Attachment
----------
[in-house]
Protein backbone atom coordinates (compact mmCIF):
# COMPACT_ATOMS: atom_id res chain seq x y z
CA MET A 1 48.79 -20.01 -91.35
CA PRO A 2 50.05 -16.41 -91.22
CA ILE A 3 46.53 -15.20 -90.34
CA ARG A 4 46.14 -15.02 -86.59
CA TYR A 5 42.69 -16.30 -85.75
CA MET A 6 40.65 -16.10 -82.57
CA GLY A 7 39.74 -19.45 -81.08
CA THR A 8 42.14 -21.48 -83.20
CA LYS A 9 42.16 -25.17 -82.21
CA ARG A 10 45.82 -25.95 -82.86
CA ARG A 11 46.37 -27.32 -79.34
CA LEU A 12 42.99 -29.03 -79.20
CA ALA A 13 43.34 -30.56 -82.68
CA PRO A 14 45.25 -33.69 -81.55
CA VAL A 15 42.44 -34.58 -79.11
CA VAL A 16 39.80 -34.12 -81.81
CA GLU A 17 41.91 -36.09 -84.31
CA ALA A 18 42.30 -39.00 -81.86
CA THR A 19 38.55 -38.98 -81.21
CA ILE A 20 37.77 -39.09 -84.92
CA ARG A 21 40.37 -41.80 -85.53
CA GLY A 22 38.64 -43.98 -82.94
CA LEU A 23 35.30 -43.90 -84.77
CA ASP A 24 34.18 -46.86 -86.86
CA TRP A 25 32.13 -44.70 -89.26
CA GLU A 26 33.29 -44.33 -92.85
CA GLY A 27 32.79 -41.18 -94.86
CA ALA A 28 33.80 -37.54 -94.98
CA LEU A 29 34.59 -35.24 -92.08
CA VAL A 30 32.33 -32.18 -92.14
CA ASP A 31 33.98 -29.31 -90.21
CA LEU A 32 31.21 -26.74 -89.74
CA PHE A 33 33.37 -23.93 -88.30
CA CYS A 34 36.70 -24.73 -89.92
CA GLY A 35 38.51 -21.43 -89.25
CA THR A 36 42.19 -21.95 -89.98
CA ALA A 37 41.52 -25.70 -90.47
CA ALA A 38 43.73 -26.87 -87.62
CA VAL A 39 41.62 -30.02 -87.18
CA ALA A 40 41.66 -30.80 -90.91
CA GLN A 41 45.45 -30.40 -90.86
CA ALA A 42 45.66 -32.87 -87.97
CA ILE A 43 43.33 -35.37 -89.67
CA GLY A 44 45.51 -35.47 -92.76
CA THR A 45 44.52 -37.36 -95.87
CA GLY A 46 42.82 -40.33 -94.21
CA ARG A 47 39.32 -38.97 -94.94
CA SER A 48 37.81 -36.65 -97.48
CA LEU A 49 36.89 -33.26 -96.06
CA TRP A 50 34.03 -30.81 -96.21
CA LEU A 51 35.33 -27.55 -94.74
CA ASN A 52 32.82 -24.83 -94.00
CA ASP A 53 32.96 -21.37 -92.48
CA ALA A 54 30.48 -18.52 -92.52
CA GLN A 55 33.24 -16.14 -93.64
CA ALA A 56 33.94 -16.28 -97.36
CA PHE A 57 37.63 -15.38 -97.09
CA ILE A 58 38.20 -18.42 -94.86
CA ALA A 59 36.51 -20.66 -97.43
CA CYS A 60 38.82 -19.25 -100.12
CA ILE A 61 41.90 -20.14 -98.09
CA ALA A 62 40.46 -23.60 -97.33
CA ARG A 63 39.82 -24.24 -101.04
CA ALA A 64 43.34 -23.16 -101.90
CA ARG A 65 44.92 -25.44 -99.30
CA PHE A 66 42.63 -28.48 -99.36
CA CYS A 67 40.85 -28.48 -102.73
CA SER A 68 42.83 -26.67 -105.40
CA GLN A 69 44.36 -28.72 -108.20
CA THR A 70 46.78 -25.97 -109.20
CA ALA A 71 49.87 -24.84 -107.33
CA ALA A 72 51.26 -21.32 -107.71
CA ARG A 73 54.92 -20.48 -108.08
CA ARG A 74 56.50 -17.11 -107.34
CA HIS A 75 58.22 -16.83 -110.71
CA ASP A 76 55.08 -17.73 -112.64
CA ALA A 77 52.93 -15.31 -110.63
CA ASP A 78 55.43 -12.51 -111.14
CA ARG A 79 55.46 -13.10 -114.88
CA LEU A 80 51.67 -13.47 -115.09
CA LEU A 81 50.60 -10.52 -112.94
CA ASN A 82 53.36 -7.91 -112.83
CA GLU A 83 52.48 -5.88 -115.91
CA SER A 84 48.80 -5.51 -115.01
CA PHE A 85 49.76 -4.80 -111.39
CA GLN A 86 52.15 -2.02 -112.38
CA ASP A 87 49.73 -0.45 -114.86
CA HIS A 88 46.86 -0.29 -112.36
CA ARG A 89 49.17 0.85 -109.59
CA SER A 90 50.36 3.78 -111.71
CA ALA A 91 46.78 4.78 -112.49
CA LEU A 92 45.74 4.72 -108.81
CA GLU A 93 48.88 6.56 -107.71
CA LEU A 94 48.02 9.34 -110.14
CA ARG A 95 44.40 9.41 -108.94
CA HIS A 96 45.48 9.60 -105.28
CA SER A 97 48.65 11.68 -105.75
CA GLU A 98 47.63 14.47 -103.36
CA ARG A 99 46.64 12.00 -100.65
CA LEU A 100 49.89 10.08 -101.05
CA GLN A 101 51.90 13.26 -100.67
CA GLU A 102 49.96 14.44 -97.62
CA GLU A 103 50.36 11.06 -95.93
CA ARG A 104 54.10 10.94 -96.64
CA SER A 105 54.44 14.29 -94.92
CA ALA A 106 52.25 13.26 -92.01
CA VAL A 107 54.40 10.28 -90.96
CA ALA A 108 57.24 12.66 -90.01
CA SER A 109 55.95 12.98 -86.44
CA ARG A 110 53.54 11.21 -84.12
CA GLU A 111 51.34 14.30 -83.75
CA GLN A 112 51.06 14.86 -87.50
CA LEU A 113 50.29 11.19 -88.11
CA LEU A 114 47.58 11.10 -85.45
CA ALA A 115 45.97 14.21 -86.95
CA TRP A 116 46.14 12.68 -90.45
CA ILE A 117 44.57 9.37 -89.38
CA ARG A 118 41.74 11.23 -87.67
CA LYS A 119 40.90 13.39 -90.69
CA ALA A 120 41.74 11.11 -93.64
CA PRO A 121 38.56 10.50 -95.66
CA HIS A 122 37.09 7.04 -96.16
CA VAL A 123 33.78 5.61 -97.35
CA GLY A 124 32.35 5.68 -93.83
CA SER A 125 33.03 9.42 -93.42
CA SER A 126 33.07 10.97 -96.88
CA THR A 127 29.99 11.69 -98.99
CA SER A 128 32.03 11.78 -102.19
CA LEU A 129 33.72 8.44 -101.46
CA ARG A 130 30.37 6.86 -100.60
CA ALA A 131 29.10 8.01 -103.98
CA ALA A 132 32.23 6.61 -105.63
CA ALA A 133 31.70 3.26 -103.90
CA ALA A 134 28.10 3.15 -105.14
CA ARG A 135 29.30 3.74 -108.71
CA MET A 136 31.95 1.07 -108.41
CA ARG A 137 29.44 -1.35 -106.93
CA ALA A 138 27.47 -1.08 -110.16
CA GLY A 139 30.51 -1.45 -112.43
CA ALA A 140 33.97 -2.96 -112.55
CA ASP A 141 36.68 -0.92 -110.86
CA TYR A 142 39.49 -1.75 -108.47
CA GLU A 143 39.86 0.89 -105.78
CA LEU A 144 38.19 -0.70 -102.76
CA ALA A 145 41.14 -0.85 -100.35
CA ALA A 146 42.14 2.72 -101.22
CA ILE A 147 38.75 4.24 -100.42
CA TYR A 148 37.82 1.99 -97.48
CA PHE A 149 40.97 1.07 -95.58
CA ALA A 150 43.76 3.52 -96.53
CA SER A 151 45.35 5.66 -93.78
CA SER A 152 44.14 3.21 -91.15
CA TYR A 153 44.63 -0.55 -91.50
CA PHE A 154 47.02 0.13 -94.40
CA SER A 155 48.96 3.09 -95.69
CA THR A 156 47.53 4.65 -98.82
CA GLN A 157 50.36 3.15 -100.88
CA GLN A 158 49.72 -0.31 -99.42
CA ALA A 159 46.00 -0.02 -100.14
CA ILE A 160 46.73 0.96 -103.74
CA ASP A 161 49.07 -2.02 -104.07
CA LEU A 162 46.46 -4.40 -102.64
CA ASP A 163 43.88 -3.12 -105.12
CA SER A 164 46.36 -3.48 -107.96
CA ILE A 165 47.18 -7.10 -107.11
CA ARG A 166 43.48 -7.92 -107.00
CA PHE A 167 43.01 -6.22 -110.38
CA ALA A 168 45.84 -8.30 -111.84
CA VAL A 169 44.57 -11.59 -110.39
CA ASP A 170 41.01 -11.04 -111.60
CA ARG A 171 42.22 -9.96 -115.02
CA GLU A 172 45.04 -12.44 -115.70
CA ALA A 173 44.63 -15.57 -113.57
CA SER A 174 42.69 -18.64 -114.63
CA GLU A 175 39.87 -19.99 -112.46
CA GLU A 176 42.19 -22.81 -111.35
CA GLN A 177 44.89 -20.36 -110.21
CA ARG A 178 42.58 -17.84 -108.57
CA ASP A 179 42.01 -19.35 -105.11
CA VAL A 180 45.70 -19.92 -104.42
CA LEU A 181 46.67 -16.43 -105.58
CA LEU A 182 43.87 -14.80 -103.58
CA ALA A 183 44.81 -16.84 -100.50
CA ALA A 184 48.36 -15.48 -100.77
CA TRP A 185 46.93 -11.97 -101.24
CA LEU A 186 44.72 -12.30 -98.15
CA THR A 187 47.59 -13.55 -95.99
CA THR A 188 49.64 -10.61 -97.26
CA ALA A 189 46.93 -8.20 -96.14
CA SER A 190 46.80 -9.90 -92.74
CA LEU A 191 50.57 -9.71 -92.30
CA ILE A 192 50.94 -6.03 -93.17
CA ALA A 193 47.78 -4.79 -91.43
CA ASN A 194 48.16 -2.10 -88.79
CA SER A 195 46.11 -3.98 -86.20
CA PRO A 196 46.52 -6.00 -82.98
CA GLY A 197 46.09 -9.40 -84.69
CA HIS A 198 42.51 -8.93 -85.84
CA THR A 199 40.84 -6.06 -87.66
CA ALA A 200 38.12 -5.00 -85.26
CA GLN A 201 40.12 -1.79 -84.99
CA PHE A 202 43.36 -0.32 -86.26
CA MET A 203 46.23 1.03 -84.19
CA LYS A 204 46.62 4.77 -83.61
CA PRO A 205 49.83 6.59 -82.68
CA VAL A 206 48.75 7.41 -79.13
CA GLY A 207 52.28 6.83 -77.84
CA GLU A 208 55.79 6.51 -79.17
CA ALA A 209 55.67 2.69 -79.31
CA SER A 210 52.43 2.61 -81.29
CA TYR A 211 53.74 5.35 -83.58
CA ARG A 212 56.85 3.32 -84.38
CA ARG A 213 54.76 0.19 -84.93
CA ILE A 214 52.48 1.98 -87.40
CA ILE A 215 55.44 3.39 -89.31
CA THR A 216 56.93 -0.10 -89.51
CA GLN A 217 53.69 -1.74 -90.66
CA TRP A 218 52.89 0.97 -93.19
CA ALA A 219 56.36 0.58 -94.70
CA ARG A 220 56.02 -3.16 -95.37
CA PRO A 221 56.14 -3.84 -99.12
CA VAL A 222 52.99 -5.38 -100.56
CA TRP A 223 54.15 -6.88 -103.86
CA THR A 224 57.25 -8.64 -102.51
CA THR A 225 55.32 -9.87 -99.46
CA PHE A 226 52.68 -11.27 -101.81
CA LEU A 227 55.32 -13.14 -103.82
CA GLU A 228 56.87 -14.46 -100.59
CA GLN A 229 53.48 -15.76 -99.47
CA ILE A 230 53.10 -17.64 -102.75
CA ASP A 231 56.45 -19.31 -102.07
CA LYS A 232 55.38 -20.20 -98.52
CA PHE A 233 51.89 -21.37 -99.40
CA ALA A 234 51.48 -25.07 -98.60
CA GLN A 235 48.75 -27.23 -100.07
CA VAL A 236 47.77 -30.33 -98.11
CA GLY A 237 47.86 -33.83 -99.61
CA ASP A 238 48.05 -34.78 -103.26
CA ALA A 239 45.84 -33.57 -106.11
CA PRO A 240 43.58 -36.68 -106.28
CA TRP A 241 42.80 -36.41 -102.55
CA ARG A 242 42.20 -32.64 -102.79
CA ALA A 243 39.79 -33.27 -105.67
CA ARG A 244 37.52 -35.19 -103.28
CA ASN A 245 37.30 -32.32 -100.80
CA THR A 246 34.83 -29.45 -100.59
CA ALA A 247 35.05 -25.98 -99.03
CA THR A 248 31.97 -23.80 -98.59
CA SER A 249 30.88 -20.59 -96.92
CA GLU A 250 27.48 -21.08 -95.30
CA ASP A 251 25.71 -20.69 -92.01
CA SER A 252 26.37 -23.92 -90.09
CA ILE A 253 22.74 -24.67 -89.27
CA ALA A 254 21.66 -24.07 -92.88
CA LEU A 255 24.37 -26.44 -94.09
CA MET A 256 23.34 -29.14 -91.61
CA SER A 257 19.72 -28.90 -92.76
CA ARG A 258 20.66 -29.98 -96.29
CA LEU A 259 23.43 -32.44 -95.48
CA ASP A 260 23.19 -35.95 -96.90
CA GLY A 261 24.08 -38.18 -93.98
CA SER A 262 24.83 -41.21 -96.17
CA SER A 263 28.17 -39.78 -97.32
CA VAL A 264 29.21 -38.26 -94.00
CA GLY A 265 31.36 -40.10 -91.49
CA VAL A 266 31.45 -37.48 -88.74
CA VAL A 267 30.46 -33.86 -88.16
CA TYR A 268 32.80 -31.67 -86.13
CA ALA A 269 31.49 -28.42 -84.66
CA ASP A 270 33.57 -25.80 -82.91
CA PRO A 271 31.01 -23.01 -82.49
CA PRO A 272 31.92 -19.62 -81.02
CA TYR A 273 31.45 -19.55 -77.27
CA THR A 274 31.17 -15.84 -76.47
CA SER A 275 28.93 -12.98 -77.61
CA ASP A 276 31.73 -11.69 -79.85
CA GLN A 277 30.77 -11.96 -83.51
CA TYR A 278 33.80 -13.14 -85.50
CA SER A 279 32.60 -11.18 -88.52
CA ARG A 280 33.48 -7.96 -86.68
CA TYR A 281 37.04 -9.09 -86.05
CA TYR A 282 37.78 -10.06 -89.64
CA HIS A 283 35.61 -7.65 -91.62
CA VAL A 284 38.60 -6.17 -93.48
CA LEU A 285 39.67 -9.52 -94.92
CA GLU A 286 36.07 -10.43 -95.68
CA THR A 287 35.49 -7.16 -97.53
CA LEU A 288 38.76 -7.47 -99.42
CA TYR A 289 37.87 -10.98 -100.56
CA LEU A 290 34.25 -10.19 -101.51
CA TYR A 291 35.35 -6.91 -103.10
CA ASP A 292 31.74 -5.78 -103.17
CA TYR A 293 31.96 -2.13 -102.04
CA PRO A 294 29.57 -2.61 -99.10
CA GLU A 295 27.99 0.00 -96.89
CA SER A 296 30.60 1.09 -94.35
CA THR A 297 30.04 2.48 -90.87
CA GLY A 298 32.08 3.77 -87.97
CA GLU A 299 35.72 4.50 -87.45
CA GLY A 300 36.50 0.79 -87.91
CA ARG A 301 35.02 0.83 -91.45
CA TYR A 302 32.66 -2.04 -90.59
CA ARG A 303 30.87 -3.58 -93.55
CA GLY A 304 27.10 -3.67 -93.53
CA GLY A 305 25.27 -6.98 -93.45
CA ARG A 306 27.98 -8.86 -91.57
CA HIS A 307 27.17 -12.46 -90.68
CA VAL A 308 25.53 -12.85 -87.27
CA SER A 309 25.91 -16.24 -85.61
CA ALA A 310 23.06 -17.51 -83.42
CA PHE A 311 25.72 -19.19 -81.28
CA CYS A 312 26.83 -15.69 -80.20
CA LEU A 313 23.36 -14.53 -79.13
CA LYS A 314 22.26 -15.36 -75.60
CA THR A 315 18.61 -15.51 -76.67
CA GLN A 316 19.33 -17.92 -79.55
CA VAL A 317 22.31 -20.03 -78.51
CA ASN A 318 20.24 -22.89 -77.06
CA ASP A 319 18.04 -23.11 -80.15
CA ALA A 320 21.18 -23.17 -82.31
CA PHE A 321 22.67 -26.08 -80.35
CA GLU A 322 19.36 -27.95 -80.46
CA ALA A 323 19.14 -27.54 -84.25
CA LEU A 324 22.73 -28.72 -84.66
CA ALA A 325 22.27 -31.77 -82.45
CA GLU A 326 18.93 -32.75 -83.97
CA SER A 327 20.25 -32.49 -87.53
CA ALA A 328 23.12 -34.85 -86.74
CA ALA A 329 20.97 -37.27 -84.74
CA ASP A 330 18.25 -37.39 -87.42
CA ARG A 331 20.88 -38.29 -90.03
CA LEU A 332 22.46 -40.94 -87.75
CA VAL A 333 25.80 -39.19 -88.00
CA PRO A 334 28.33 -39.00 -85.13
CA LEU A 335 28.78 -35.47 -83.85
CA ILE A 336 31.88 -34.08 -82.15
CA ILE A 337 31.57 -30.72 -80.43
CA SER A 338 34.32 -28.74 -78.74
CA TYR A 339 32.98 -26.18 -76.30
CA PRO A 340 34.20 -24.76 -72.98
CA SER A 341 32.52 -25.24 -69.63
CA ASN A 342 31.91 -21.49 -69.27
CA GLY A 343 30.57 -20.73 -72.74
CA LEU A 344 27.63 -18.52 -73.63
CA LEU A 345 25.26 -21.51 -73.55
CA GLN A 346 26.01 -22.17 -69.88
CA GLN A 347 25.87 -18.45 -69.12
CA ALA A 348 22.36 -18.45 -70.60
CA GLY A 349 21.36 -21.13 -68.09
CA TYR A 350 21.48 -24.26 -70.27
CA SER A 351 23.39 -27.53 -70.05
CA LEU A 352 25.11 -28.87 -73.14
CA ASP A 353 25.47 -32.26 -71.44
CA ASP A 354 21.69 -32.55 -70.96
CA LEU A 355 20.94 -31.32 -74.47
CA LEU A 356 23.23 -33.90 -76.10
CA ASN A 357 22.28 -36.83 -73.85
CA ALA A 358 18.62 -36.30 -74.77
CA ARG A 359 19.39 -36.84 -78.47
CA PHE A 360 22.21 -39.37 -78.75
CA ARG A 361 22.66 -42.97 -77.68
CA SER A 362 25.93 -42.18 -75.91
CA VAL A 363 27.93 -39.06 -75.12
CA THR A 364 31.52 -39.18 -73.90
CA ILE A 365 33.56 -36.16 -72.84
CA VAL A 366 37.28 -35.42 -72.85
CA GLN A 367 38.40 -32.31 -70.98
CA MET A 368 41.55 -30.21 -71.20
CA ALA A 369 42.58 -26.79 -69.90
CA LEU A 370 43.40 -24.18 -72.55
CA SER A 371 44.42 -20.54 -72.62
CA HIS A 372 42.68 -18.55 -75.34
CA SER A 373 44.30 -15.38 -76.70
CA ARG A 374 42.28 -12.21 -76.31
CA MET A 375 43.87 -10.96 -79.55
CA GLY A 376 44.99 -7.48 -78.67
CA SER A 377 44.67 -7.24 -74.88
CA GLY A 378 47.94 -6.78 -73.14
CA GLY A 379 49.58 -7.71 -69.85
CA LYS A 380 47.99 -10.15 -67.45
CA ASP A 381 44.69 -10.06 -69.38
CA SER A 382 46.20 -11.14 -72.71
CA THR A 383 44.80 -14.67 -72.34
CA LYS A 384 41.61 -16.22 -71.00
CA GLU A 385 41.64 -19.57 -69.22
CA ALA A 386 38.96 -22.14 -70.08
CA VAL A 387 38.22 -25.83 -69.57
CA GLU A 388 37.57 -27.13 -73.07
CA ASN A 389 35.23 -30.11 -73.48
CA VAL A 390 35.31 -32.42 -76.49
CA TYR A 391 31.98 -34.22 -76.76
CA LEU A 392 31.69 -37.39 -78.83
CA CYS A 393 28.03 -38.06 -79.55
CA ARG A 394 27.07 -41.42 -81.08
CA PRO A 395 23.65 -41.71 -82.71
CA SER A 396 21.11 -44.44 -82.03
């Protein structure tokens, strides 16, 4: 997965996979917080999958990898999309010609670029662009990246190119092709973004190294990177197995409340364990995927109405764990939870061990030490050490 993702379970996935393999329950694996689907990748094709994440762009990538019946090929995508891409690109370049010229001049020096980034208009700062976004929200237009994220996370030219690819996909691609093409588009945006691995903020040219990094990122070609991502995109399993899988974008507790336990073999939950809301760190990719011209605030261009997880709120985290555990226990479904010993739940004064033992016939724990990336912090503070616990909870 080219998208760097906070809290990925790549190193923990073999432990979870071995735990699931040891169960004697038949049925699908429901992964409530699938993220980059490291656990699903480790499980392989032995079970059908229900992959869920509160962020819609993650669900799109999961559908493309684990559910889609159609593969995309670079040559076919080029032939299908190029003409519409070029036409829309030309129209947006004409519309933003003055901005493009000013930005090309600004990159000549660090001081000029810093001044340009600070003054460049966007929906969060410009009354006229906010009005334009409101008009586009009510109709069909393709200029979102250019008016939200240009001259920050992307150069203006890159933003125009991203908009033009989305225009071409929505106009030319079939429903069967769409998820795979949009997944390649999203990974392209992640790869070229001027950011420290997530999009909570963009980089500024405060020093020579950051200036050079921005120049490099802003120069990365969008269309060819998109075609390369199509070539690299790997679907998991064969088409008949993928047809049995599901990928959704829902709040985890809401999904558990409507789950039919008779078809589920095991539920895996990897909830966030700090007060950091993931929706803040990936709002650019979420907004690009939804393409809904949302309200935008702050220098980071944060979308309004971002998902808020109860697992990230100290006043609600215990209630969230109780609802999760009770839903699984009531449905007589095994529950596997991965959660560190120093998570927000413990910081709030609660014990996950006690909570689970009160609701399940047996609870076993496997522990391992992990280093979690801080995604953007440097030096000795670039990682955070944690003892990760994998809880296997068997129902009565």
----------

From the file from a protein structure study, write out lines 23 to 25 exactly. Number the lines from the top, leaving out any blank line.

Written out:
CA ILE A 20 37.77 -39.09 -84.92
CA ARG A 21 40.37 -41.80 -85.53
CA GLY A 22 38.64 -43.98 -82.94